American Student Ambassador Kimberly Reyes has some practical and very sensible advice for any foreign student coming to study in Cork

Being above the age of 25 means you’re older than the average student here at University College Cork, in what is quite frankly a young and fast-paced city. There are many pluses to going to school at a later age, like maturity in handling your academic and life balance and being able to bring more life experience into the classroom, but there are also some challenges.

Here’s how I’ve successfully dealt with things so far . . .

As an American I am very used to the comforts of driving. At home I knew that once a week I could drive to my local grocery store and stock up on everything I needed without a lot of hassle.

Since people drive on the other side of the road here (and Cork and Dublin, in particular, are kinda of crazy to drive in) I definitely don’t trust myself enough to have or even rent a car. This means I’m dependent on public transport and my feet. As Cork is full of small, cobblestone streets and hills galore, the weekly grocery shopping trip has become somewhat of a nuisance.

What I do now is pick up groceries whenever I’m in town, multiple times a week, to lighten the load. I also utilize at-home food delivery services from supermarkets. It often makes more sense to pay a minimal delivery fee for a bunch of groceries at once than to use the restaurant delivery services because you’re too tired, lazy or just don’t want to walk in the rain – it’s Ireland after all!).

This is definitely something to consider while looking for housing: you should map out how far you are from a grocery store and what is realistic for you given the circumstances.

Clothes shopping
While ‘fast fashion’ may not be good for the environment, it certainly makes moving to a new place easier than it had previously been. Irish stores such as Dunnes and Penneys have some pretty decent, quality wares for incredibly affordable prices.

This makes it easier to just pack a suitcase or two of essentials knowing it’d be cheaper to buy the rest once you get here and avoid paying exorbitant baggage fees. Ireland – and also Cork – has a big casual fashion culture, meaning it’s acceptable to wear joggers and trainers a lot of the time.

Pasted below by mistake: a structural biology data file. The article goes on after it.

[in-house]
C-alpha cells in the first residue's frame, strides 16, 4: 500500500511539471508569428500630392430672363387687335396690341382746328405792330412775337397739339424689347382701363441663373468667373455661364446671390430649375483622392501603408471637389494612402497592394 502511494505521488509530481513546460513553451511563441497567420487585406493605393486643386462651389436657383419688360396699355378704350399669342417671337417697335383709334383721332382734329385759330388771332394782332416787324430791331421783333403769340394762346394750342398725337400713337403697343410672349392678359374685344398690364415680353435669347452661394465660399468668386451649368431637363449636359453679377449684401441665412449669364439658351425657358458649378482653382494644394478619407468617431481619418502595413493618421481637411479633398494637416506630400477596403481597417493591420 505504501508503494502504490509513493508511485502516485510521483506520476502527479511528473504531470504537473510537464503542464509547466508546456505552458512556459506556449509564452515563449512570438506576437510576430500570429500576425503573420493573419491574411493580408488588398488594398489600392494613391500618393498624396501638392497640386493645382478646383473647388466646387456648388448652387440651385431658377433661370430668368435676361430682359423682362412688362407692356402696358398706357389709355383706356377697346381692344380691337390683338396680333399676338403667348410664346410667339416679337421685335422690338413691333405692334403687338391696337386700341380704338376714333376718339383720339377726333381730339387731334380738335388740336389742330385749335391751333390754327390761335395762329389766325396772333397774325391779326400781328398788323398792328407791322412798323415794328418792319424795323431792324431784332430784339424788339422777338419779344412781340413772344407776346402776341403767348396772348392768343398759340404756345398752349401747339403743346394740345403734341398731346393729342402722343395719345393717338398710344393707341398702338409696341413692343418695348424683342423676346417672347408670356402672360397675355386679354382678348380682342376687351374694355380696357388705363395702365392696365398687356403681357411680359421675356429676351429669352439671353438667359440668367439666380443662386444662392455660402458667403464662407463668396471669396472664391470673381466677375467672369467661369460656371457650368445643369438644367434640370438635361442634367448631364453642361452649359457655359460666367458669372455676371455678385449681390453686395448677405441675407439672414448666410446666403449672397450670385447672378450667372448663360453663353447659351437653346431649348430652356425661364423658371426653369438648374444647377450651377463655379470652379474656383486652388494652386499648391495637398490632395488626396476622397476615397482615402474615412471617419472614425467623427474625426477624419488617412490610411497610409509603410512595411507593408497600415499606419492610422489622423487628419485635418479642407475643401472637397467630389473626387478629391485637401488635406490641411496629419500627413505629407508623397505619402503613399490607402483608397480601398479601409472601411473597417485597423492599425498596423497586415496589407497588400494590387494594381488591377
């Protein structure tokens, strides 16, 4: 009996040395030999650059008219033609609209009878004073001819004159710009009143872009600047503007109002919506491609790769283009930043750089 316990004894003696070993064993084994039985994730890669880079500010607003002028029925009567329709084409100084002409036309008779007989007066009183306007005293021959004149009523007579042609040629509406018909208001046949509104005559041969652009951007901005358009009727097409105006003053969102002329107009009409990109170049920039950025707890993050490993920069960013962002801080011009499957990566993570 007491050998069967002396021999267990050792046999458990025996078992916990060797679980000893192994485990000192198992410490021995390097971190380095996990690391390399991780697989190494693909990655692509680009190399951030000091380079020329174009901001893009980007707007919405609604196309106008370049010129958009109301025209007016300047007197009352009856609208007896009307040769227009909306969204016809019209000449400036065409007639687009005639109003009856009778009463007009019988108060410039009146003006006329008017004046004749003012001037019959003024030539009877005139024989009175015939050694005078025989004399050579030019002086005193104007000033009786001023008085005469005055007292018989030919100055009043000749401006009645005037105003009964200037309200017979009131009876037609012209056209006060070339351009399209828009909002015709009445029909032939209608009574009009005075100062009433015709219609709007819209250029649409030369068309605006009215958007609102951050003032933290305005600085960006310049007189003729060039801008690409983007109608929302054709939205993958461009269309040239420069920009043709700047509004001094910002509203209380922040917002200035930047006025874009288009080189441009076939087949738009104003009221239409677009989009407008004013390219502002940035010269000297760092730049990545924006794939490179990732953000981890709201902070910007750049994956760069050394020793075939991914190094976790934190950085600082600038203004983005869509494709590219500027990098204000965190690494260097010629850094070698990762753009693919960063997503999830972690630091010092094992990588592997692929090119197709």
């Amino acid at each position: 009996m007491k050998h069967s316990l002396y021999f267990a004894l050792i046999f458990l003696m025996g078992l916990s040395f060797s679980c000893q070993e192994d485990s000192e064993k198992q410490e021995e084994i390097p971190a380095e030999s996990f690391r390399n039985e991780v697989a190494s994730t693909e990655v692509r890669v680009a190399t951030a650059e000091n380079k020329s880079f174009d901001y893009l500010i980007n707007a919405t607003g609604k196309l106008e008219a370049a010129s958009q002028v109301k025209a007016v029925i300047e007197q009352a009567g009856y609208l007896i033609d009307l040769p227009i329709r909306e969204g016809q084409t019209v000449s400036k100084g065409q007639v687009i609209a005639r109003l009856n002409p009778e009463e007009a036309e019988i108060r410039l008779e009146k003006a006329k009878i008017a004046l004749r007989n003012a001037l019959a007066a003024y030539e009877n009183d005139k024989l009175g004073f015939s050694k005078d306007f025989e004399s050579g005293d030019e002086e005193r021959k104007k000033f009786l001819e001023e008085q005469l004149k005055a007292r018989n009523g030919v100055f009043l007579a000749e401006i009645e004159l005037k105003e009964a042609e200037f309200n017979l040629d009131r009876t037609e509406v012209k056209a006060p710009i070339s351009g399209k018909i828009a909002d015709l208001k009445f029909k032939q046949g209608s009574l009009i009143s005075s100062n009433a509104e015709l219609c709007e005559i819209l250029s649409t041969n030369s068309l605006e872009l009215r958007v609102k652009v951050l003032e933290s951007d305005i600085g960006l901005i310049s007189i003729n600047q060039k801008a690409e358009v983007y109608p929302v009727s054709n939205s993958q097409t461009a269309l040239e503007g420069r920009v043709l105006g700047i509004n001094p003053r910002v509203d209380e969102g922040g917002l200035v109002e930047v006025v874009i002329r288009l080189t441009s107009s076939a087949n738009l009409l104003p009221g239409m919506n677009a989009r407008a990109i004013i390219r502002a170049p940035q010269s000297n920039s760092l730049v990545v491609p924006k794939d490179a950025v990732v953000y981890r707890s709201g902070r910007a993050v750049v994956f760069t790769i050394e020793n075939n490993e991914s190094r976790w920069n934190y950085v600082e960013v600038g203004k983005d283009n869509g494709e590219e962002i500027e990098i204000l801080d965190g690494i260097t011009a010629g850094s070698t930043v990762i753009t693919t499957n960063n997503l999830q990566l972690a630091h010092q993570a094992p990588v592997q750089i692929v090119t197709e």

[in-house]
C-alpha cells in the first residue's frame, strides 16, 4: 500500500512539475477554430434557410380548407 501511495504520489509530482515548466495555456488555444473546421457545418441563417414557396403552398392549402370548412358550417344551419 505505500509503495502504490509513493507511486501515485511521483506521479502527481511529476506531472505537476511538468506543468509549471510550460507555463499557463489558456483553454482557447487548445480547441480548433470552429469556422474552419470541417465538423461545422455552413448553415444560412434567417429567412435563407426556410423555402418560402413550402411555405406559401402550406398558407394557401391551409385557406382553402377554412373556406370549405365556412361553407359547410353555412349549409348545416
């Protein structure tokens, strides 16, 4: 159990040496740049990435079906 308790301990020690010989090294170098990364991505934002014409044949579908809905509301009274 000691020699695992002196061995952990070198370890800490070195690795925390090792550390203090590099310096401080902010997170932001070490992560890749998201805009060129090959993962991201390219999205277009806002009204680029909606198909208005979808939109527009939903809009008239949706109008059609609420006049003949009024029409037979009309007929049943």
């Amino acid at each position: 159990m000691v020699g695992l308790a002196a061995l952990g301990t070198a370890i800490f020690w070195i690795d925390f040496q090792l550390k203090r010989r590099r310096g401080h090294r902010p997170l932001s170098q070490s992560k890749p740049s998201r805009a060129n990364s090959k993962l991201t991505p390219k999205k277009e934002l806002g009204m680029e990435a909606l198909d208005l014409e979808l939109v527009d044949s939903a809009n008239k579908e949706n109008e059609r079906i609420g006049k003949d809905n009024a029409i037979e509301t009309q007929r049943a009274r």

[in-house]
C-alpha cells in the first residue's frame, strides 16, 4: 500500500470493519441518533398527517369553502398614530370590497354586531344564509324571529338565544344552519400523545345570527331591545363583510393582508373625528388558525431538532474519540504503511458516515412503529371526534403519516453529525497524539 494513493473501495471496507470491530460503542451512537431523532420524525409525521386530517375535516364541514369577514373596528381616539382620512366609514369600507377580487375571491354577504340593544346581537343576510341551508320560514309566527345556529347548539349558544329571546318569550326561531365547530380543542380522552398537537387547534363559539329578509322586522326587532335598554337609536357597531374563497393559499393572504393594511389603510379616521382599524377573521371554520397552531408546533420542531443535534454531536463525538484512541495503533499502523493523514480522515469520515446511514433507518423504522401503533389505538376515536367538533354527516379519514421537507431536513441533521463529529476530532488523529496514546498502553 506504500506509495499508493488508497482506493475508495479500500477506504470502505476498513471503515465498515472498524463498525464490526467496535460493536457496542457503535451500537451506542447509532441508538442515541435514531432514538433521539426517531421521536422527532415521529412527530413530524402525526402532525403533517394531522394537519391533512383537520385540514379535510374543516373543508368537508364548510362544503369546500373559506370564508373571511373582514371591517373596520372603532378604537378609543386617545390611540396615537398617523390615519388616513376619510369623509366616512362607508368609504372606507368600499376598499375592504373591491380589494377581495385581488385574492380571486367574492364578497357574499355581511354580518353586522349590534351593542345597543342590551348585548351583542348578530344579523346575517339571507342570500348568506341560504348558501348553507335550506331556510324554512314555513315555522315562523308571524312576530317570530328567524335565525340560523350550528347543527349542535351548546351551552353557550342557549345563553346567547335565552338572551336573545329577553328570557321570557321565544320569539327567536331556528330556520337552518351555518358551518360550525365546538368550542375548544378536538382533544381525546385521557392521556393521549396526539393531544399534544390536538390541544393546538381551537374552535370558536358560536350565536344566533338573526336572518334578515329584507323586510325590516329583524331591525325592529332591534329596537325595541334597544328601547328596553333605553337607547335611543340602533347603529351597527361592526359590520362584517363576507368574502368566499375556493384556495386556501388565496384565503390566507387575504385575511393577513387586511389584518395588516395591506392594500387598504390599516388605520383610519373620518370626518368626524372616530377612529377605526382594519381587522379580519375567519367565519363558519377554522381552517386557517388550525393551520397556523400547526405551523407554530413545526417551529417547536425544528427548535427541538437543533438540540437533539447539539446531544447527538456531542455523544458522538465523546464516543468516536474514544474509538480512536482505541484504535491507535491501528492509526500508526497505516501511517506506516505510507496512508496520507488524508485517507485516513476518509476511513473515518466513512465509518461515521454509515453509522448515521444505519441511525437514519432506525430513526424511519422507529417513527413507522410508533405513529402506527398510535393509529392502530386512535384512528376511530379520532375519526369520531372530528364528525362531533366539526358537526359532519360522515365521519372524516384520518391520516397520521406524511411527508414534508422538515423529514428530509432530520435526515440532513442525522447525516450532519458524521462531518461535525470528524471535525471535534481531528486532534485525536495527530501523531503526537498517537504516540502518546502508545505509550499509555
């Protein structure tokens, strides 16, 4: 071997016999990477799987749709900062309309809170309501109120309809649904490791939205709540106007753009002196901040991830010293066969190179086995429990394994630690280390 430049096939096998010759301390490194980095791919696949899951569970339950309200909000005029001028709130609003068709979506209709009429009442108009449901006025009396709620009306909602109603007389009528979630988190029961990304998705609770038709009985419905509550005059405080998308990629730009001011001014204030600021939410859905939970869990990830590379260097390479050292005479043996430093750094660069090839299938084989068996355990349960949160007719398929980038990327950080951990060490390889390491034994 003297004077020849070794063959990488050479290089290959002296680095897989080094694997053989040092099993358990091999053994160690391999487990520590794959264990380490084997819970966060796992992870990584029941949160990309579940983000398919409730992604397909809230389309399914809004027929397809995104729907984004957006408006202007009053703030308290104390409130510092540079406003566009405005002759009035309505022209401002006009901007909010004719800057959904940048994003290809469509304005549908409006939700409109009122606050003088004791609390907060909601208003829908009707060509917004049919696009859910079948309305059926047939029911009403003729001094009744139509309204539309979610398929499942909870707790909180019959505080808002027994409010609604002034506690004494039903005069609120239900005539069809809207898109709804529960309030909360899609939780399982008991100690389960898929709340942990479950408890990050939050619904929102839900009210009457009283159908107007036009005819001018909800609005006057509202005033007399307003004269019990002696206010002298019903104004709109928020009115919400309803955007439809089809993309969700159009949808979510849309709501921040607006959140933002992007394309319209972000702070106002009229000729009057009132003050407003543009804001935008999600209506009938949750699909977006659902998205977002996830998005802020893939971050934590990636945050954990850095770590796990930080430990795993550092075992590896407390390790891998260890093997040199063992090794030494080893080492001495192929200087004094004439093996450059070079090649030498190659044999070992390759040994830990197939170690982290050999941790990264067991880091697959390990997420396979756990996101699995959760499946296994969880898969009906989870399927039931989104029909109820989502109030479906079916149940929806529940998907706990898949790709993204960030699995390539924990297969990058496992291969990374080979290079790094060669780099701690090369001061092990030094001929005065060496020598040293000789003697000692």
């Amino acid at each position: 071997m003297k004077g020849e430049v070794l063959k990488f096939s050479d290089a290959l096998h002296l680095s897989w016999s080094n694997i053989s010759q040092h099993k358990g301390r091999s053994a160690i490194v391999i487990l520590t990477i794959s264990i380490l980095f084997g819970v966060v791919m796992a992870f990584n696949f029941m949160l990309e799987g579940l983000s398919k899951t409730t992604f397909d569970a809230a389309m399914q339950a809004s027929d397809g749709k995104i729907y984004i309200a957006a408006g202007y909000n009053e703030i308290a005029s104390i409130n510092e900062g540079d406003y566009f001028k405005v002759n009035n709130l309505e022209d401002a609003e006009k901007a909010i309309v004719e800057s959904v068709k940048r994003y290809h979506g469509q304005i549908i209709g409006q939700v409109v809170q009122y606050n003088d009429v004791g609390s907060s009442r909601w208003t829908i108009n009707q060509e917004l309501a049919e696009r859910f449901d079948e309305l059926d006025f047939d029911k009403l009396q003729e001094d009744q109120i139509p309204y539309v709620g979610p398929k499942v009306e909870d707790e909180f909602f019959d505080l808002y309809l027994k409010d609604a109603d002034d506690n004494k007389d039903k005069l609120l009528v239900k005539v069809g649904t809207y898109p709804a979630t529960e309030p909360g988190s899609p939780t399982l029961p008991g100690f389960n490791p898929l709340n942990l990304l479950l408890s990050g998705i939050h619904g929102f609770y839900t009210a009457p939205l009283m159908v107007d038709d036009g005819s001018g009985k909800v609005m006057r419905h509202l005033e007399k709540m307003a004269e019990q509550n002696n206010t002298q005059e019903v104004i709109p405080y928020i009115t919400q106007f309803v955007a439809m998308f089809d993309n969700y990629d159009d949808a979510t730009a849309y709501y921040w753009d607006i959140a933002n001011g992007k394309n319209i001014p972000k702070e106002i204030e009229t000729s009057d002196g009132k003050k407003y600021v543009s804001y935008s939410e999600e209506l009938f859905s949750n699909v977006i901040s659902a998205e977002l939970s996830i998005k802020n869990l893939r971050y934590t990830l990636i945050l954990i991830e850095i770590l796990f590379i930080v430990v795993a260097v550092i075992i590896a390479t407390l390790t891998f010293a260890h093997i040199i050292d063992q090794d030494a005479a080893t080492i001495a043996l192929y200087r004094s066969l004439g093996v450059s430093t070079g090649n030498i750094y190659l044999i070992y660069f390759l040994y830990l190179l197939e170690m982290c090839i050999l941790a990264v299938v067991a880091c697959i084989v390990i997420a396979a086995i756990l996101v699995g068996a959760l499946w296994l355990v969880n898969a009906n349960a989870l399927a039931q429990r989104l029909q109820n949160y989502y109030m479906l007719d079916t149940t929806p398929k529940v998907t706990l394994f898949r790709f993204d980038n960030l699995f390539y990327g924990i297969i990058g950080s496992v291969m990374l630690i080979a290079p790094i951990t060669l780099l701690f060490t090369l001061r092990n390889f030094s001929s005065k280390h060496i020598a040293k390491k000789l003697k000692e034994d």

This is actually quite handy considering the weather and makes heading to class or to the grocery store in the wind and rain that much more tolerable.

Everyone knows the best way to meet people is through school, work or friends, but an older student meeting age-appropriate classmates is a bit of a challenge.

While the apps are in full effect, meeting people here is easier than in most places I’ve lived in and visited. People still look up from their phones and interact with other human beings in public in Ireland (imagine that!), and people can be INCREDIBLY outgoing and friendly here, even outside of pubs and bars.

If you don’t mind chatting up strangers when the opportunity arises, there are plenty of opportunities to meet people (of every age) for romantic interests here.

Pub culture, club culture, wine culture and whatever you’re looking for can be found here, but it’s going to cost more than you might expect. Gin and tonics in cities around Ireland are usually around €12 euro, while pints of beer can cost as much as €8.

This is why many older Irish people I’ve met say that pub culture is on the decline, with many people opting to drink and party at home instead of paying for drinks out.

Having said this, grocery shopping here is a dream here. What you’d pay for organic and regular products, especially quality fish, is way cheaper than in the States, so it all evens out if you plan accordingly.